Austin House

Aerial view of the property with the stream towards its north; Source- Bing
Historic/Common Name:
None
Address:
_ Saw Mill Road
Town:
New Fairfield »
Year:
Prior to 1830s
Historic Designation:
LHP, SR
Property Authority:
Historic Properties Commission
Nature of Authority:
Regulatory
Eligible for Historic Home tax credits:
Yes
General description:

The Austin House site is an excellent example of vernacular architecture in New Fairfield. Few standing historical dwellings have retained the number of outbuildings that this site has, and even fewer have retained their architectural integrity. The house is composed of three distinct sections, the earliest of which is probably the center which dates to the early to mid- 18th century. The current appearance of the house owes much to the additions on either side of the original structure in the early and late 19th century. The addition the southern side of the house incorporates traditional elements from both the Georgian (1700-1780) and Federal (1780 - 1820) periods. The combination of elements from both architectural styles indicates that this addition was built during the early 19th century.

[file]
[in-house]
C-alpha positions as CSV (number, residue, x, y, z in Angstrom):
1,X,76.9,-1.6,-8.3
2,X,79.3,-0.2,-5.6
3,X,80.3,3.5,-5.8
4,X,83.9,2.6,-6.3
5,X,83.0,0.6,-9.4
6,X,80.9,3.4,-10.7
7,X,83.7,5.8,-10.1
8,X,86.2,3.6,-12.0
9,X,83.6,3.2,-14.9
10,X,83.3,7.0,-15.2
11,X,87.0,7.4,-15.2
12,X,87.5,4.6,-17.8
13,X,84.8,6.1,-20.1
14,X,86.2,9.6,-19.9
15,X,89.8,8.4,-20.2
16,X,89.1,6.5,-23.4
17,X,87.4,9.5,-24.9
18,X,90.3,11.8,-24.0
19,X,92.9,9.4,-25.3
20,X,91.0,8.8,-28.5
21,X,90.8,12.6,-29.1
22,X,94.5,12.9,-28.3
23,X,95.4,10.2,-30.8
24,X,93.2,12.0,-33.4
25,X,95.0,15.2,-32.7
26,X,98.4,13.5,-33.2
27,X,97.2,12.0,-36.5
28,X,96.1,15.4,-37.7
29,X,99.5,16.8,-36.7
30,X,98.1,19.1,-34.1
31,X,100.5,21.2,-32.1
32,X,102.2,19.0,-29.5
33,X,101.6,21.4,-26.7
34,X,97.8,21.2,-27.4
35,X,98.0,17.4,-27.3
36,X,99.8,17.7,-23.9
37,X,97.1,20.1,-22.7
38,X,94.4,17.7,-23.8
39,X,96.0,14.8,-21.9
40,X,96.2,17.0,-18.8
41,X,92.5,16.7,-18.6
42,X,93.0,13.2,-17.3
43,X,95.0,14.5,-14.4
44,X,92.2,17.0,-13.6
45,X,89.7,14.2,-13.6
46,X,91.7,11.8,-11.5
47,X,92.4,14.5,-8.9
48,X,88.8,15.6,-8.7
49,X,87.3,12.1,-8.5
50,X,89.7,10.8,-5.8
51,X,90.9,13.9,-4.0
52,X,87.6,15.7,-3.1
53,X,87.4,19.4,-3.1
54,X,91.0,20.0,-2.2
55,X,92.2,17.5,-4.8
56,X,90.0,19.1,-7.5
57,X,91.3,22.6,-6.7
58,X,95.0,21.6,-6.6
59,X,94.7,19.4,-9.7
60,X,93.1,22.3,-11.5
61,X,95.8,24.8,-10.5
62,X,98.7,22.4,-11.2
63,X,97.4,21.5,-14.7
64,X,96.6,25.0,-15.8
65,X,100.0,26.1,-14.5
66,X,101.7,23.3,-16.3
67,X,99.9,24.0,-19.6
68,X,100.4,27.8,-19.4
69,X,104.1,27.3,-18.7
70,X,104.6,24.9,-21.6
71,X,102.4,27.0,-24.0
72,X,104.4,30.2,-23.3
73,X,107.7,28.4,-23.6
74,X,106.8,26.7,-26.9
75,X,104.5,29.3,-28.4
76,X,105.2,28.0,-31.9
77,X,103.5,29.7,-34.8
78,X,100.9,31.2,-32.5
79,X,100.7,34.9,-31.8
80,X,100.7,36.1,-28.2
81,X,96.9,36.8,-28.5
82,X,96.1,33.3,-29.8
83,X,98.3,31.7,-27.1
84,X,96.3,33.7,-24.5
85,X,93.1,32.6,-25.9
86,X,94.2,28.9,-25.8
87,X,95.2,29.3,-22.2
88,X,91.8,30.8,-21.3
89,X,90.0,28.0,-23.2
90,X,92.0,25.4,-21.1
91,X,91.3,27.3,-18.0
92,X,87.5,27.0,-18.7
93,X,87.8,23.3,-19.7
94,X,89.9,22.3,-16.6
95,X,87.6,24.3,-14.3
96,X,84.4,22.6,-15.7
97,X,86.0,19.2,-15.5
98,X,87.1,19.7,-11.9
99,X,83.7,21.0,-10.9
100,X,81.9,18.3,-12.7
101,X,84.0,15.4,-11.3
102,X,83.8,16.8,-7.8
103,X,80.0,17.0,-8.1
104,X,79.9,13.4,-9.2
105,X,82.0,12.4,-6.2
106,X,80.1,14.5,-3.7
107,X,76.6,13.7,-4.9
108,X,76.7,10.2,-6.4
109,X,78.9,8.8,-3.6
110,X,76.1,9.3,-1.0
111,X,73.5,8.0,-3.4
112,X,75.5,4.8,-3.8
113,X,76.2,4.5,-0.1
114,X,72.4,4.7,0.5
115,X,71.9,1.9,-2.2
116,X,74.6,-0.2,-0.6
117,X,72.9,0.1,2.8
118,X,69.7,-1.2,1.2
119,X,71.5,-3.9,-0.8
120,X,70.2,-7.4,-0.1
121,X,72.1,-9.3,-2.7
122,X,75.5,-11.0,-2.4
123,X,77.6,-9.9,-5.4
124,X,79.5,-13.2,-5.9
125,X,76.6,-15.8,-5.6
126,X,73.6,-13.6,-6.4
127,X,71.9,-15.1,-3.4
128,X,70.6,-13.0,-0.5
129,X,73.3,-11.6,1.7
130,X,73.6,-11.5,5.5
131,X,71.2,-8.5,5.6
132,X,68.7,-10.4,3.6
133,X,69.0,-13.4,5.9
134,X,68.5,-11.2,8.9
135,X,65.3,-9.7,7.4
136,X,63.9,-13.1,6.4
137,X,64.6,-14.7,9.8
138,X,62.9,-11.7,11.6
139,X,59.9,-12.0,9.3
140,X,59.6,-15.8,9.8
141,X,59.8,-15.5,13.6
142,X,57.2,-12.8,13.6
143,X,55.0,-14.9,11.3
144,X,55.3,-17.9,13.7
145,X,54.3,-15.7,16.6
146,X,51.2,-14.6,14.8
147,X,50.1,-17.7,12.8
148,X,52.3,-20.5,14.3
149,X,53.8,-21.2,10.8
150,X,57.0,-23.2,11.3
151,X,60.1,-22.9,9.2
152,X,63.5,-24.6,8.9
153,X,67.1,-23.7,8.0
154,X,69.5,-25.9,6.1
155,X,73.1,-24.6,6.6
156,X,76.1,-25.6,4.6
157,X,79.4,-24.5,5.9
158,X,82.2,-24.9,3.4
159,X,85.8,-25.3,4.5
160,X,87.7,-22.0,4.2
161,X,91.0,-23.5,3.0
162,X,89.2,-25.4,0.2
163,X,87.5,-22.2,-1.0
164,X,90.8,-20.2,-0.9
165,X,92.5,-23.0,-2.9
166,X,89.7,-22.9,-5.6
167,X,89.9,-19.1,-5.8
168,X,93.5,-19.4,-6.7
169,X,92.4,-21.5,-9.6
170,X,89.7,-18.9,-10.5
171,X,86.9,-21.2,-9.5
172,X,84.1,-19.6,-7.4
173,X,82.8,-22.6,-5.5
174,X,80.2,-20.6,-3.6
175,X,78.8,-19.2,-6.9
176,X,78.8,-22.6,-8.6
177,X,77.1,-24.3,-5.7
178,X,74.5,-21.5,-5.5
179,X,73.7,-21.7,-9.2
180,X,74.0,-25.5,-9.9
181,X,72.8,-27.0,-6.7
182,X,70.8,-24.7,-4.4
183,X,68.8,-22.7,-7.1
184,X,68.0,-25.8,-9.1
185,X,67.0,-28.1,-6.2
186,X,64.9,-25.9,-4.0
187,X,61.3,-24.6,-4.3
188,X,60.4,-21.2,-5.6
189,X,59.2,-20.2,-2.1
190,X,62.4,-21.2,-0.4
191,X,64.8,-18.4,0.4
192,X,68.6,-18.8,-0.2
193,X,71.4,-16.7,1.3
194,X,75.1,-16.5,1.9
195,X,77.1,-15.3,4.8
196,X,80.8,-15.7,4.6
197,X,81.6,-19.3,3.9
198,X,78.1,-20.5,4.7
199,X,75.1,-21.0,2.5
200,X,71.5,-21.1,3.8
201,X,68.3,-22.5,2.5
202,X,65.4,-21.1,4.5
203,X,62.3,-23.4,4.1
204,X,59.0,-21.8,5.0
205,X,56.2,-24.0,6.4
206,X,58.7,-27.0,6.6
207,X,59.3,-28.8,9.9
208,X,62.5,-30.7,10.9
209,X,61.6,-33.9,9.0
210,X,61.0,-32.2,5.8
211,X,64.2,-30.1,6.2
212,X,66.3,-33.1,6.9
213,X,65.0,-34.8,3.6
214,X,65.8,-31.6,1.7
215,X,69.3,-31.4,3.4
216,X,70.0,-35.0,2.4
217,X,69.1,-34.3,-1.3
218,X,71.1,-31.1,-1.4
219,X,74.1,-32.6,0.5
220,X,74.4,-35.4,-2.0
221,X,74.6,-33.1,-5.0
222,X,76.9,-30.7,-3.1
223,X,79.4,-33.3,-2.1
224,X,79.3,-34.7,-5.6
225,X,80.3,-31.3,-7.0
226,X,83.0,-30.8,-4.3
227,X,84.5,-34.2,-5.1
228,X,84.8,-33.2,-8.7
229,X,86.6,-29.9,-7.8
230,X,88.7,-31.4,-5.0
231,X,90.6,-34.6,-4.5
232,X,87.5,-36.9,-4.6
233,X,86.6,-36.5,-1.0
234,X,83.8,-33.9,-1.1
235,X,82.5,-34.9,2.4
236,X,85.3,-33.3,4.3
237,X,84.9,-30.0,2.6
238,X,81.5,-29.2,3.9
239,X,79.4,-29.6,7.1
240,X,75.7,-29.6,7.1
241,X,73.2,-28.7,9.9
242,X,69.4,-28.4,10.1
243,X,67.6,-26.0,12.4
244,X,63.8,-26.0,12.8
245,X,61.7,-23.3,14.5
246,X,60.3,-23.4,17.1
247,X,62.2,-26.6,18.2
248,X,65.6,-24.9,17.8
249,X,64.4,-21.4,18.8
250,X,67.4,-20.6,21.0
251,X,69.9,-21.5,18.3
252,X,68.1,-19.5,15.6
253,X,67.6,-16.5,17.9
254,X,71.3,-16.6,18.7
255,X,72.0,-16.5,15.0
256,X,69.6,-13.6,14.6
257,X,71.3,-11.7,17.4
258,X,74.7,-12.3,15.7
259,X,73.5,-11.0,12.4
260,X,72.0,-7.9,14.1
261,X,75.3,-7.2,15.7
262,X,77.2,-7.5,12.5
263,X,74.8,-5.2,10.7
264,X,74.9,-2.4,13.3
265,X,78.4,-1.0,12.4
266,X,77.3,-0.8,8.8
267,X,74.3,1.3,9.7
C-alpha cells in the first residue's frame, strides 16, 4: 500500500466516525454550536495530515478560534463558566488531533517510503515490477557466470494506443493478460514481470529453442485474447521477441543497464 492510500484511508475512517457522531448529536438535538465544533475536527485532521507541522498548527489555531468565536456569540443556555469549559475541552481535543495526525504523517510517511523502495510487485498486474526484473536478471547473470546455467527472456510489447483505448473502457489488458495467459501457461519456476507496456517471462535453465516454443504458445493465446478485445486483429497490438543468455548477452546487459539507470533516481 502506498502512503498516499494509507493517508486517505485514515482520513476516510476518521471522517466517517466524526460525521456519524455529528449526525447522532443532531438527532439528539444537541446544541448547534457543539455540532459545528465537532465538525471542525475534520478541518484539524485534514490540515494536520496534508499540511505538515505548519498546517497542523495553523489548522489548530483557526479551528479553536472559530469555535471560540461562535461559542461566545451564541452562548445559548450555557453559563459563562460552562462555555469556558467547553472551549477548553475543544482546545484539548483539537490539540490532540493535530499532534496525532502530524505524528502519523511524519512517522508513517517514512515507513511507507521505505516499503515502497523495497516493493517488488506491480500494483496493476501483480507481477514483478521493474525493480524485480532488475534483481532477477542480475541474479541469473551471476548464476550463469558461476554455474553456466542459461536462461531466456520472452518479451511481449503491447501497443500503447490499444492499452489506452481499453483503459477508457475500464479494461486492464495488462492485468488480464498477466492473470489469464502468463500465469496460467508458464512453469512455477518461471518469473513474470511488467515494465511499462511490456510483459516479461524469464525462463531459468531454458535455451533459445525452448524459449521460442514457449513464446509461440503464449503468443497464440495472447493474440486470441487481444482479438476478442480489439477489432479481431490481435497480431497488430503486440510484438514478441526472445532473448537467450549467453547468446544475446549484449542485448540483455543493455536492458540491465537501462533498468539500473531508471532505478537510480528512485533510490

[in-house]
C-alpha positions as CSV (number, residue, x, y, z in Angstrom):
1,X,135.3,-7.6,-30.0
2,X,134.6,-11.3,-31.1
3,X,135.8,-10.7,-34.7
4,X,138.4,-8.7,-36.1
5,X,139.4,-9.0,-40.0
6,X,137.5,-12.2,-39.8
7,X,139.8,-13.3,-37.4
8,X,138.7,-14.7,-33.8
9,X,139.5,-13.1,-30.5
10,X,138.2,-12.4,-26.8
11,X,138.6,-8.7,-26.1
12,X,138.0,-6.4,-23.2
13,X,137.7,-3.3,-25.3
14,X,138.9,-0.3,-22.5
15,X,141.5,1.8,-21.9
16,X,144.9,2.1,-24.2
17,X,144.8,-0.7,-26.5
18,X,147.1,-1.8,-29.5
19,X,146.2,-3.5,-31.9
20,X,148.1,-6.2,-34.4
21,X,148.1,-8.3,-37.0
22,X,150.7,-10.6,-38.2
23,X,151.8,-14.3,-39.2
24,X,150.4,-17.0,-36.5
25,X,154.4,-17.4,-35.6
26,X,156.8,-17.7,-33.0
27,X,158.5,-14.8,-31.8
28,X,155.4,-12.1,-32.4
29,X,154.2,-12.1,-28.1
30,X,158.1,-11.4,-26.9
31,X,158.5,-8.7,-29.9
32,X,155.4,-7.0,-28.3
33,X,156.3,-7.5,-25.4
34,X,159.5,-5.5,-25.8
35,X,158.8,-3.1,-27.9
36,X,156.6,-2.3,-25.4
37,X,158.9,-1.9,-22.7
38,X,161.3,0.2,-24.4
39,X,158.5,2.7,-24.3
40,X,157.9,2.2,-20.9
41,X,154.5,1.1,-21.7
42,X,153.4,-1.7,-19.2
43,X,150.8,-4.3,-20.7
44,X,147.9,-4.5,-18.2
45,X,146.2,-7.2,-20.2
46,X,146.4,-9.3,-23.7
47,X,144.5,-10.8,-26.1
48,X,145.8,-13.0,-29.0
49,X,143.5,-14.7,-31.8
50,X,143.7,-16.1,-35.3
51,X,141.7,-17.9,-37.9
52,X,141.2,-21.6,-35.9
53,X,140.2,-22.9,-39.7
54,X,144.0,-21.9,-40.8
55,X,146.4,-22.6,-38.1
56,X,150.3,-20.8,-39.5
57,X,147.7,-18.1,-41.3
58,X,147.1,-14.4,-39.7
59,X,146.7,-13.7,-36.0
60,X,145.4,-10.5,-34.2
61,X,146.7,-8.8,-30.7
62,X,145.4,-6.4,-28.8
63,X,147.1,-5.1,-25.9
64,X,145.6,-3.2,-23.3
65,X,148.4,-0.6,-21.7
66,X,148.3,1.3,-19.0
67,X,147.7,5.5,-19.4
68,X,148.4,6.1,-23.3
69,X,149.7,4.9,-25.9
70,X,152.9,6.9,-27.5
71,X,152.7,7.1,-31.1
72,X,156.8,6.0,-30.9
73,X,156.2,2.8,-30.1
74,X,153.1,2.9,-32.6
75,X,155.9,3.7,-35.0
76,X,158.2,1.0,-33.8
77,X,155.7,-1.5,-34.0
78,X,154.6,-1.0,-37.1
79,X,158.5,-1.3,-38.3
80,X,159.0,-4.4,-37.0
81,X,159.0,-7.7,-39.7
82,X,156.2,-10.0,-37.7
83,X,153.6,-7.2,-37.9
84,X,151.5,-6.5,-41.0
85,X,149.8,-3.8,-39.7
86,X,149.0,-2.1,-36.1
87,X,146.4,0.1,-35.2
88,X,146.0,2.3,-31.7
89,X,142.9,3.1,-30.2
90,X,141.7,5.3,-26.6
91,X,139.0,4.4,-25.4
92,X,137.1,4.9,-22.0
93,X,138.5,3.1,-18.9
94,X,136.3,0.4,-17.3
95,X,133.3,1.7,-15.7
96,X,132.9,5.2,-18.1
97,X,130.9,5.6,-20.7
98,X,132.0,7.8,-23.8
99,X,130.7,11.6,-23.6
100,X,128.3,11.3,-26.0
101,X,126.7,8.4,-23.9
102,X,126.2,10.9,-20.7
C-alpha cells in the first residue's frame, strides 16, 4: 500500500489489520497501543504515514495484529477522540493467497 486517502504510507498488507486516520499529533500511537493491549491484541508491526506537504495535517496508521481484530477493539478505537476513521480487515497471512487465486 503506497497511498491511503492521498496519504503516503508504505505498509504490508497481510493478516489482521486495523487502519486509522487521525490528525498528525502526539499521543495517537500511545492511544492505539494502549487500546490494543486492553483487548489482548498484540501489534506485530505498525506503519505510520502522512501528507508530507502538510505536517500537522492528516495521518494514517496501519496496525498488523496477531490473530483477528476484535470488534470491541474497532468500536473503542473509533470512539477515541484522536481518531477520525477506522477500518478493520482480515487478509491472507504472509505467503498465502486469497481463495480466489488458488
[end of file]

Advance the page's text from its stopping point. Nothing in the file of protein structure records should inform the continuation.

Significance of the property:

Although the date of house construction and original ownership is unknown, prior to the 1830s, the house has always been associated with the early industrial community surrounding it. The residential complex was situated directly within the heart of a thriving industrial center, and supported a general store for many years. Its importance and role as a focal point to the nineteenth century community is evidenced by the fact that the Battle of Charcoal Run took place here in 1861.

Relationship with the Surroundings:

The Austin House occupies 16 acres of land on Saw Mill Road in what was once one of several early industrial areas in New Fairfield. While commercial development has slowly edged its way down Saw Mill Road, the area surrounding the Austin House has retained its rural character.

Features:
Buildings, Open spaces, Others- Stone walls, Old foundation
Historic Use:
Residential
Present Use:
Residential
Architectural Style:
Vernacular with elements from Georgian and Federal periods
Era:
Early 19th Century
Ownership:
Private
Owner:
_
Sources:

[1] Historic Property information retrieved from the town website http://www.newfairfield.org/.
[2] Quasset School, Frog Pond Road, Woodstock, Historic Resources Inventory, McClellean Jean, 1991, SHPO Library, Hartford.
Assessors information retrieved from the website www.visionappraisal.com

Map:

Map of the historic property retrieved from the Study Report, SHPO library, Hartford.

View PDF
Date of Compilation:
12/31/11
Compiler:
Manjusha Patnaik, CT Trust for Historic Preservation